Well, it looks like we are going to get "health care reform," as it has been called for some time now. Of course, as readers of this blog know, I am disappointed by what is being called "reform." There are, as there always are, some good things in these "reforms," such as doing away with pre-existing conditions limitations. And also I would not want to give the impression that, like a lot of others on both the right and the left, that something really bad is going to come from this legislation. That is because, for me, these kind of conclusions misunderstand the character of legislation and/or legislative reform. It is the rare piece of legislation that changes in significant ways the way we live in the United States. The 1964 Civil Rights Act and the Voting Rights Acts are the exceptions, perhaps, that prove this rule. And even the impact of these laws is often exaggerated. For example, some like to argue that the 1964 Civil Rights Act changed the country in fundamental ways when it came to race but that seems a bit exaggerated to me. I prefer the argument advanced by Eldridge Cleaver in his essay, "Convalescence," where he argues that Elvis Presley and what we whites call "rock n' roll" had at least as much impact, and maybe more, than the Supreme Court's decision in Brown v. the Board of Education in 1954 that ruled that de jure racially segregated schools violated the Constitution of the United States. As Cleaver wrote there: Elvis and rock n' roll taught whites how to shake their asses again! We honkies once knew how to do that but, over time, lost that knowledge as the very idea of "shake, rattle, and roll" was junked for other forms of "dancing." In sum, rock n' roll taught we whites that we had bodies in addition to our minds and that enjoying those bodies, in different ways, was an essential element of our happiness. Has anyone adequately assessed the effect of rock n' roll on the American psyche and, hence, on the American political order? I doubt it. But what is safe to say is that those effects have been significant, even fundamental.
So despite my disappointment in the seemingly-about-to-be-passed legislation, I will not bash it overly much. Here though is what is most disappointing to me, and that is a passed up opportunity to recast how we think about politics in these United States. This is, for me, Obama's greatest shortcoming, his inability or unwillingness to try to reformulate the terms of our political discourse. He is a Chicago politician so this is, perhaps, not surprising. Jack Rakove wrote an excellent book on the Daley Machine in Chicago, the original Daley Machine, entitled, "Don't Make No Waves, Don't Back No Losers." That is, the Daley Machine was wonderfully geared to keep things on even keel in Chicago, for the most part. But the Machine did not and probably could not adapt to or advance the kind of significant change needed in any political order. Hence, on the race issue, an issue that cuts to the very core of our politics, the Machine could not or did not adapt to the changes that were blowing in the wind in the 50s and 60s, the kind of changes that Cleaver noticed coming as a result of "Elvis." It is a myth, a powerful myth, that maintaining the status quo is (a) always desirable and/or (b) always possible. Jefferson pointed out a long time ago that a little revolution every now and again is a good thing. I would add that a little revolution every now again is inevitable. Generations change and with the change of generations fundamental change is inevitable. For those who resist and try to maintain the status quo, the future is bound to be characterized by social unrest and even violence. Our best presidents have reformulated the terms of our political discourse, both reacting to the past and fostering a future that will be unlike and is only implicit in the past. [The best illustration of this can be read in Lincoln's Gettysburg Address, where Lincoln, while looking back to the "original birth" of our nation at the founding, looked ahead to "a new birth of freedom," a birth apparently required by the limitations and shortcomings of the original birth, which ended in the bloodshed of the Civil War, a war necessary to redeem the nation from the stain or sin of slavery.] Obama, the Chicago politician, has not shown yet that he is one of our best - which is a pretty good signal that he is not.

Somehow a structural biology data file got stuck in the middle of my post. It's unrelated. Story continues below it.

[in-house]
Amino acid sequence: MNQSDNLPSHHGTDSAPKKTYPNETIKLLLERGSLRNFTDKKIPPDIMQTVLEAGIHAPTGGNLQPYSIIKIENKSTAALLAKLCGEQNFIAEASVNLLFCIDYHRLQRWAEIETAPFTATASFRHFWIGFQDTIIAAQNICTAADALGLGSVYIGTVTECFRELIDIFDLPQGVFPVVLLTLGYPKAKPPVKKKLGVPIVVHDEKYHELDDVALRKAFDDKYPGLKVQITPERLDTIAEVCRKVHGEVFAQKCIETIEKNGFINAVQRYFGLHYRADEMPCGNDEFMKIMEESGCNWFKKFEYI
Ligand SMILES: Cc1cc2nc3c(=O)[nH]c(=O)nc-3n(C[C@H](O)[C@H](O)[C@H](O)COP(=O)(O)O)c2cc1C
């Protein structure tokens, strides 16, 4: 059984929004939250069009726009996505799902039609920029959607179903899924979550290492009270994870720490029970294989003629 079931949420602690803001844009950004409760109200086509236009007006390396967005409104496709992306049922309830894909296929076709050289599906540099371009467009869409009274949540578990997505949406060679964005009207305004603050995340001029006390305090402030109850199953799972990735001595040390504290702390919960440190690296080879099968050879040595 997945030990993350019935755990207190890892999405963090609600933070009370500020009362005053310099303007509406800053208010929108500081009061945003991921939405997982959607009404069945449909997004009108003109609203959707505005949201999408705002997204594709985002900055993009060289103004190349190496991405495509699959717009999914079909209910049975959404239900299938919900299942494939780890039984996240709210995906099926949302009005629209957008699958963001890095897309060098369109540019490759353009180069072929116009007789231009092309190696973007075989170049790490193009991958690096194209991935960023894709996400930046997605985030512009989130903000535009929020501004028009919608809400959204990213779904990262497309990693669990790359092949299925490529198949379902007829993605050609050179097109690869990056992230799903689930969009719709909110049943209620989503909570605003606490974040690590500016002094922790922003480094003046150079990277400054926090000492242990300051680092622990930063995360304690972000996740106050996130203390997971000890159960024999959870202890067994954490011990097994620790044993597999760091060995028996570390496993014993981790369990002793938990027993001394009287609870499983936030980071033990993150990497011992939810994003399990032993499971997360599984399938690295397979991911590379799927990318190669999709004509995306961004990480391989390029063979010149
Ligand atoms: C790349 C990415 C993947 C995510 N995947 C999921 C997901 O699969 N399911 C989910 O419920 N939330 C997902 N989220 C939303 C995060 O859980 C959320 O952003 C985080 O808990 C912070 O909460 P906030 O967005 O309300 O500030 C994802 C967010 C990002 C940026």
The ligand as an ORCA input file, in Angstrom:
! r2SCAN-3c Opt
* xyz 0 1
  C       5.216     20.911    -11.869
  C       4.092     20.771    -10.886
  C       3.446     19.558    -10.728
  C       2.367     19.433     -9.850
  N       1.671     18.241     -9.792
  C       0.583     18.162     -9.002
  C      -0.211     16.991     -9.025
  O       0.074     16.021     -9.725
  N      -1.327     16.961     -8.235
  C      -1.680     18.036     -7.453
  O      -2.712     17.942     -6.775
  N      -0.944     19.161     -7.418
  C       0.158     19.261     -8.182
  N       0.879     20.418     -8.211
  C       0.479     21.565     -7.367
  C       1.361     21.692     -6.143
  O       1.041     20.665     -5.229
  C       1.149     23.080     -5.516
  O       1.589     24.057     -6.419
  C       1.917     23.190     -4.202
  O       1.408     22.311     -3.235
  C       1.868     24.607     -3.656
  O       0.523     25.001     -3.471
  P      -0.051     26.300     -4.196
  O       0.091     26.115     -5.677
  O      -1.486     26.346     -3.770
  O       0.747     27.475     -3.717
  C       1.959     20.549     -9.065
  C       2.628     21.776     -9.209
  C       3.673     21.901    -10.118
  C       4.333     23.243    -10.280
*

But, in fact, it is hard to see anyone "out there" who would be capable of playing such a role. Both the Republican and Democratic parties are status quo parties, and this despite all their allegedly heated rhetoric and the allegedly partisan divide between them. In 2000 it looked for awhile that John McCain might play this role but, of course, nothing came of that as McCain was beaten down by the Bushies and the power brokers of the Republican Party, after which he caved in to the Republican establishment to get the nomination for president in 2008. It did him little good given the disaster of the Bush years and because the Republican establishment did not really care if McCain won. In fact, it was preferable to them that he lose. No one knew what he might do were he actually president. [And, of course, both parties kept Nader out of the debates for the same reason: He was a real threat to status quo and, hence, to both parties and their power.]
So, this is my disappointment: That Obama did not use this as an opportunity to try to reformulate the terms of our political discourse - just as he has not done with regard to Afghanistan. To be sure this is not surprising. But just as surely it is quite disappointing. "Movin On Up to the Sky" with the "Jeffersons" seems the best description of Obama and his administration. It isn't the worse thing that could happen but it certainly isn't the best either. In fact, it isn't even close to best.